Once I get a sweat in and shower up, I see if my mom needs any help with dinner. If there is one positive thing about quarantine, it is my mom’s food. Always a great cook, all the sheltering-in-place has inspired my mom to try out some new delicious recipes, one of my favorites being shrimp and grits. It can be difficult to find good shrimp in Minnesota, but my mom always makes it happen. The grits are cooked to perfection and the shrimp is placed beautifully on top, reminding me of South Carolina’s Lowcountry.
From about 4-6 P.M., the doldrums of the day, I get pretty bored, so I either play football with my brother, throw the lacrosse ball, or play ping pong. The ping pong table, which my brother and I fixed and cleaned up, has been one of the best things all quarantine. The matches started out as friendly battles in the basement, but as James and I got better, the matches increased in competition as well as trash talk. We try to keep it as friendly as we can, but it’s just too hard not to chirp at each other. It usually goes 50/50 who wins the matches because we are at the same skill level, but nevertheless it is always a good time.
After dinner, the street lights in Need for Speed Heat’s Palm City turn on, illuminating the race track where I blow by John Gaylord in my Lamborghini Huracan. John and I have had many late nights on those Palm City streets going 150 mph around corners and topping out at 200 mph while running from the cops. Playing PS4 with John is always a good time to catch up and yet again prove to him that I am the better driver.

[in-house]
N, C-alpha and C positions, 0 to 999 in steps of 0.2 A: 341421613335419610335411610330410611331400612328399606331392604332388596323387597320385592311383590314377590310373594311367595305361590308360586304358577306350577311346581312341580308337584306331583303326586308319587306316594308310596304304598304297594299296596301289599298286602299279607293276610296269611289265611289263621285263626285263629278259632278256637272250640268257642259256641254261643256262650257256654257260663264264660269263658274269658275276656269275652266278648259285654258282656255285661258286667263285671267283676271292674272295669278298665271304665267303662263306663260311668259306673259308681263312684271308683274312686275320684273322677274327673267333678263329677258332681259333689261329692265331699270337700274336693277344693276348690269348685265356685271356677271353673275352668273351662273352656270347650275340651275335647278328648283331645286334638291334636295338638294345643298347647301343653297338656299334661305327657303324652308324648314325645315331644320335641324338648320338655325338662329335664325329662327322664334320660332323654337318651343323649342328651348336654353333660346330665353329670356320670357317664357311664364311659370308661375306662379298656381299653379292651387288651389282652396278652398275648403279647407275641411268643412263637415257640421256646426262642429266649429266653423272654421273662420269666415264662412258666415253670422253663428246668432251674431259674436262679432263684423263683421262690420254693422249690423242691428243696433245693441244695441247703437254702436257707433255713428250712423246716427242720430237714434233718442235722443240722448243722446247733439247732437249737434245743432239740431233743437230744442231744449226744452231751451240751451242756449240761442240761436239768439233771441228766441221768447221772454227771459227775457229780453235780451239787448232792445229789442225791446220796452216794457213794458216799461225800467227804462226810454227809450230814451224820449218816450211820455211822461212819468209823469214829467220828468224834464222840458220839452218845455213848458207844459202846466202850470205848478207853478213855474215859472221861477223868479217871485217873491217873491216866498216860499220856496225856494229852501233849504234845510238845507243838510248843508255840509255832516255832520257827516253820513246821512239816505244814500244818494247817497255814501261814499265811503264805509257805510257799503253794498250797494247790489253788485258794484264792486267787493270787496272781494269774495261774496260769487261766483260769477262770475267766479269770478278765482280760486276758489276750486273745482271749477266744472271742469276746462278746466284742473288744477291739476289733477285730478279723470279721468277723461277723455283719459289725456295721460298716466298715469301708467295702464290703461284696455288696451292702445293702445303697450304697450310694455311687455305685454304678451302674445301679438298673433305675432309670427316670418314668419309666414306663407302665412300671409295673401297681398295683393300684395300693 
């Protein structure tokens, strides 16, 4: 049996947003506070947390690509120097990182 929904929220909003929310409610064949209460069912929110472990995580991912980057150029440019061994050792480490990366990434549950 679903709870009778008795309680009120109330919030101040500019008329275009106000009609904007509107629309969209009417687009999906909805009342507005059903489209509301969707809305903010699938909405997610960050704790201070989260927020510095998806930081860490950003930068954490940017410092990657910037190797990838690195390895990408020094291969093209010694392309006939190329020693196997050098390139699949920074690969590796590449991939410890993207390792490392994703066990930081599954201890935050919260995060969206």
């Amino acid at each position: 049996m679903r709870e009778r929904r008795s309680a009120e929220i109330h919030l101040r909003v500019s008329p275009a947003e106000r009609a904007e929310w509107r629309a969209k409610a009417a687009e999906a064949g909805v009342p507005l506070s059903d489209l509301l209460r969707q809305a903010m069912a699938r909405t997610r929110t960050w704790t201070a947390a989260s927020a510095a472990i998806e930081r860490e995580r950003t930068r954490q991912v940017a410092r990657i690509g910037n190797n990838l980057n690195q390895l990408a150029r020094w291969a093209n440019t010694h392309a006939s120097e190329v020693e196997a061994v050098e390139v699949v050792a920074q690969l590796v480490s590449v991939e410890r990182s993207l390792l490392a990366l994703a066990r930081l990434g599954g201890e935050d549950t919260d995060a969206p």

When I am not playing Need for Speed, I am dropping into “Verdansk’s Warzone” on Call of Duty: Modern Warfare with Jack Sexton, Seppe Chiovera, and Tommy Deverell. “Warzone” is a battle royale game mode within Call of Duty where you drop in amongst other squads and the last group alive is the winner. Although there is no true squad leader, we have fallen into our own roles in Warzone. Jack Sexton is the stealth rusher who typically runs away from the rest of the squad without telling us; Seppe provides emotional support with his constant freestyle rapping, and Deverell is the trash talker, intimidating the other teams. These games typically get very intense and go into the early morning of the next day. I would not want it any other way with my squad. If we win a game, which is very difficult, we reward ourselves with a celebratory team lunch at Chick-Fil-A.
If I am not playing video games, I go to bed around 11-11:30 P.M.; however, this is not much later than during normal school. I wake up the next morning hoping that quarantine has been lifted and we can all go back to our normal routines and lifestyles, but this is the new normal. Although my day is not as exciting as it used to be, I am making the best of the situation I can by keeping both my mind and body sharp. During this time of shelter-in-place, it is easy to be down and sad, but there are many opportunities to pick up a new hobby or continue doing something you enjoy (like humiliate John Gaylord). There really is light at the end of the tunnel!
Baker Reding '21 hard at work in his new classroom.
By Jack Sexton '21